Joy Ride Fills Bucket After Bucket of Hilarity and Honest Messiness

Photo by Ed Araquel for Lionsgate

Call this an odd read if you will from the school teacher writing this, but the colliding friendships and wild shenanigans of Joy Ride bring to mind the whole “bucket-filling” concept popularized in the book How Full is Your Bucket? by Tom Rath and Dr. Donald O. Clifton. If you are unfamiliar, the authors’ theory speaks on how each person has an invisible bucket that gets filled and emptied and by our own invisible dippers and the dippers of others. A full bucket feels wonderful while an empty one is terrible. Since the 2004 book, bosses and school administrators alike have been trying to label and address positive and negative actions for overall subordinate or student well-being. Joy Ride, the directorial debut of Crazy Rich Asians screenwriter Adele Lim, isn’t twisting arms on that level, but the amount of observable behaviors that would flood or drain a hardware store’s inventory of buckets would make Rath and Clifton’s heads explode.

Ever since meeting on a playground as kids, Audrey and Lolo have been inseparable best friends thanks to shared Asian heritage despite Audrey being adopted by an American family (Annie Mumolo of Barb and Star Go to Vista Del Mar and TV veteran David Denman). Fast-forwarding to the present, the career-minded Audrey (Ashley Park of Emily in Paris) has succeeded to become an attorney on the verge of making partner at her firm. Meanwhile, the more rudderless Lolo (Good Trouble’s Sherry Cola) is a struggling artist of sex-positive imagery (a source of many recurring snickers) basically squatting in a tiny house in Audrey’s backyard.

Four ladies sit in a train cabin in Joy Ride.
Photo courtesy of Lionsgate

Audrey’s been tasked by her boss (Veep’s Timothy Simons) to travel to China to close a deal with a foreign businessman (Ronny Chieng of The Daily Show) that would secure her promotion. Despite her ethnicity, the very Americanized Audrey doesn’t speak Mandarin, so she enlists Lolo to come with her and join Audrey’s famous college roommate-turned-actress Kat (Everything Everywhere All at Once Academy Award nominee Stephanie Hsu) to be her translators and guides. While Audrey means business, Lolo is heartset on making this an epic girls trip and has her introverted K-pop fan cousin Deadeye (newcomer Sabrina Wu) tag along.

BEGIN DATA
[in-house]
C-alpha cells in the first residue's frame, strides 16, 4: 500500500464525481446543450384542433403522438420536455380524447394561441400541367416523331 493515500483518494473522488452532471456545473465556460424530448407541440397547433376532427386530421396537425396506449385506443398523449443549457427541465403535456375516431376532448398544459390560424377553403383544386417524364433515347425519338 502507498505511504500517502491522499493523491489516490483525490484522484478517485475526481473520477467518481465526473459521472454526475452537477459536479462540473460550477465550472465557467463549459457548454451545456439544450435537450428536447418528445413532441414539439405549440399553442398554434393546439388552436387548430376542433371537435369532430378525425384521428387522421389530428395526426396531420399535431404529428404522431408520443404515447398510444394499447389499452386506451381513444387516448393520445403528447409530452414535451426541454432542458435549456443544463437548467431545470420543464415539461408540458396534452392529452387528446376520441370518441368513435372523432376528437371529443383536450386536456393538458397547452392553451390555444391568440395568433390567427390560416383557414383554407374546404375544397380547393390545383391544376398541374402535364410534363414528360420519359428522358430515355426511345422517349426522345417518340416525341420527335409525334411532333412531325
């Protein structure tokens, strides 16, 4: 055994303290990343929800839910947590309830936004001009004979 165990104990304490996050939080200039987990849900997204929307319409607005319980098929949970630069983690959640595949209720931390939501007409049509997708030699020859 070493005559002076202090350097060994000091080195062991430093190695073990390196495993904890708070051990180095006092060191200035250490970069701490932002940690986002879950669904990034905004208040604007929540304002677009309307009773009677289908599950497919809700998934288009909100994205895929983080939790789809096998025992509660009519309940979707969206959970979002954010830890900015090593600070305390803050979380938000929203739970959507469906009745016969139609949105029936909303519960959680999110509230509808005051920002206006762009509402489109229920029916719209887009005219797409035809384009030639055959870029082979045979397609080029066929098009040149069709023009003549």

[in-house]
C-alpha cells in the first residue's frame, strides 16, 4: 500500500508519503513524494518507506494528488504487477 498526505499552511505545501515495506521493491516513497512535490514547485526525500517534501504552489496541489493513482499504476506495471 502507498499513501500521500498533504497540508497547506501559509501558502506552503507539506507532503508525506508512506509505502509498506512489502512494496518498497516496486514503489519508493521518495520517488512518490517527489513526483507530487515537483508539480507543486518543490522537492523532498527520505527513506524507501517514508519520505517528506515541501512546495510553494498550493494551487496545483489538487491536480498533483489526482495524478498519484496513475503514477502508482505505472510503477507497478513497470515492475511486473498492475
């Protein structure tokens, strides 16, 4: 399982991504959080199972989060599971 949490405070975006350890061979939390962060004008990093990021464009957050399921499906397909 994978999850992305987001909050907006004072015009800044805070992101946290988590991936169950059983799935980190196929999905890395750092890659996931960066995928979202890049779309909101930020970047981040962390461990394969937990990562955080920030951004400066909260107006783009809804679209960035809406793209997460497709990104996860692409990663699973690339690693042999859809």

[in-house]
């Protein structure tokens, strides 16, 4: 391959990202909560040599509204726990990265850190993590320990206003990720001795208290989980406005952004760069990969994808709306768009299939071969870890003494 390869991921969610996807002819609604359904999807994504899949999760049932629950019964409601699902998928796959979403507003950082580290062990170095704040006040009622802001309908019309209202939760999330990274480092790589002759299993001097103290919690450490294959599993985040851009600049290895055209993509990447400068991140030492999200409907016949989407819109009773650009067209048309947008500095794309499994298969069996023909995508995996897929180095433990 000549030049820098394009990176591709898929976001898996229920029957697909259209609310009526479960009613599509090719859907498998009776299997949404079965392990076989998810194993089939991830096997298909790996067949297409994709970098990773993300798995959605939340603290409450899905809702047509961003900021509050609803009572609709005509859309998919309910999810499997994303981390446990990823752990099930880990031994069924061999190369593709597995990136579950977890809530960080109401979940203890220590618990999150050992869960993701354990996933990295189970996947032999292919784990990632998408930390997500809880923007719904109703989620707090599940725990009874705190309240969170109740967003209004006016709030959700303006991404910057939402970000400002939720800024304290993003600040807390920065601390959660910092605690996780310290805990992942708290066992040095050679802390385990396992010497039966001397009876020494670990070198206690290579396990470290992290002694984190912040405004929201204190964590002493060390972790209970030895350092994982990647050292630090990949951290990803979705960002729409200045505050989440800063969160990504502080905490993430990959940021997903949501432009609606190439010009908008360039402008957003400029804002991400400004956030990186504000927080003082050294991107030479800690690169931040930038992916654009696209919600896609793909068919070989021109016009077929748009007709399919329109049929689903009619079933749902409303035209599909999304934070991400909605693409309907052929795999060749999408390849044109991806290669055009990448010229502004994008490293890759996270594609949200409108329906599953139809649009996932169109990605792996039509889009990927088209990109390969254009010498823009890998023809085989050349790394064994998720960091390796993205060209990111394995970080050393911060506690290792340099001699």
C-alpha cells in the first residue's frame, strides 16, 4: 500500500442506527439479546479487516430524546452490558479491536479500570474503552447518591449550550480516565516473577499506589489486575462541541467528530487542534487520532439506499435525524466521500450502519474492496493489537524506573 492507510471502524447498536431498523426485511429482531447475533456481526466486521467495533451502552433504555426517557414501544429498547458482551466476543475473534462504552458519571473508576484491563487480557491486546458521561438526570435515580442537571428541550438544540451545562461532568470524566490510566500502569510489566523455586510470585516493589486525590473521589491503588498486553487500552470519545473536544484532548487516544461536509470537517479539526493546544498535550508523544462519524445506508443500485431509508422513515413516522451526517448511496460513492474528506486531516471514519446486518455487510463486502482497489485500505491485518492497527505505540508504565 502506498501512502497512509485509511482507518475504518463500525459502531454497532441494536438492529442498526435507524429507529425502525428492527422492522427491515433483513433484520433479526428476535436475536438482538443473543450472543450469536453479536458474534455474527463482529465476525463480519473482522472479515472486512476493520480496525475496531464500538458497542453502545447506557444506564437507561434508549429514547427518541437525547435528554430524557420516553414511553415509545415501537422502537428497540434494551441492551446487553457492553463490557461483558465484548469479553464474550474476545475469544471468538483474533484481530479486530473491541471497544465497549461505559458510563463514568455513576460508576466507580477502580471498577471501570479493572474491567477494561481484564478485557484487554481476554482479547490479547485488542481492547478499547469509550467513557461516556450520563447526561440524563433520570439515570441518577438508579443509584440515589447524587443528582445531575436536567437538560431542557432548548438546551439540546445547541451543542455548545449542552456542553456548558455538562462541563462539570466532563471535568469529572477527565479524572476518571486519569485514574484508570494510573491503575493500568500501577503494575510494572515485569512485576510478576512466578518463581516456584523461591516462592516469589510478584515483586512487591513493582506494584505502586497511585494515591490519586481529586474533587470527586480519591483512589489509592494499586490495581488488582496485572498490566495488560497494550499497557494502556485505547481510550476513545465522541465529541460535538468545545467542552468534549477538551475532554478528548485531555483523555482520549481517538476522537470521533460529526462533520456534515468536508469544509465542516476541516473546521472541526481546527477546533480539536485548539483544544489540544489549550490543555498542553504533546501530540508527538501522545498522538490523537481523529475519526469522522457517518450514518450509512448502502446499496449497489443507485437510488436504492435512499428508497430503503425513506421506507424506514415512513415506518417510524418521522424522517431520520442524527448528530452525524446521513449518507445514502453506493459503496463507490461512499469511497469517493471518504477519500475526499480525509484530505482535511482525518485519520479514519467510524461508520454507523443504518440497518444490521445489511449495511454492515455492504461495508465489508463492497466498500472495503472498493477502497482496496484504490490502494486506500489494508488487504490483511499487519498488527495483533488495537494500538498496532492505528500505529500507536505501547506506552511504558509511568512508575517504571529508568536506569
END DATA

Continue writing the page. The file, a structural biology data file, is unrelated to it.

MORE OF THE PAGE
Soon after the character introductions in Joy Ride, keen viewers will pick up on which friends and their stances tally on either the positive side or negative side of the whole buckets-and-dippers scale. Paraphrasing the work of Rath and Clifton, the bucket dippers that shrink one’s well-being include saying unkind or disrespectful words, bullying, or refusing to help someone else. With every line or action that drops a jaw and raises an eyebrow in Joy Ride, the negatives stand out brightly. Watch which characters commits them, how they do it, and how they either wash over it or brush it off as more positive than it really is.

Four well-dressed ladies look over a nightclub scene.
Photo by Ed Araquel for Lionsgate

Thanks to some fish-out-of-water expat mishaps and the competing agendas of Lolo and the very dominant Kat vying for Audrey’s favoritism, schedules and itineraries go up in smoke quickly. Joy Ride hilariously tumbles and stumbles from one hilarious pratfall to another to become a zany road movie worthy of “instant classic” status in that comedy subgenre. The kicker is the vehicles, so to speak, for this movie are more about the moral engines inside than the physical wheels on the outside that fall off with each screw-up.

The flip side to that bad influence dynamic between the four actresses is the positive effort going on to fill buckets. Back to notes from the source book, the typical good pours include being kind and respectful to others, paying someone a compliment, helping those who are struggling, and showing someone you care for them. No matter how empty some buckets get over the wayward course of Joy Ride, the boisterous shouting or the private hugs of supportive dips always come back to lift the entire movie. 

A woman with her friends behind looks over at an attractive man.
Photo by Ed Araquel for Lionsgate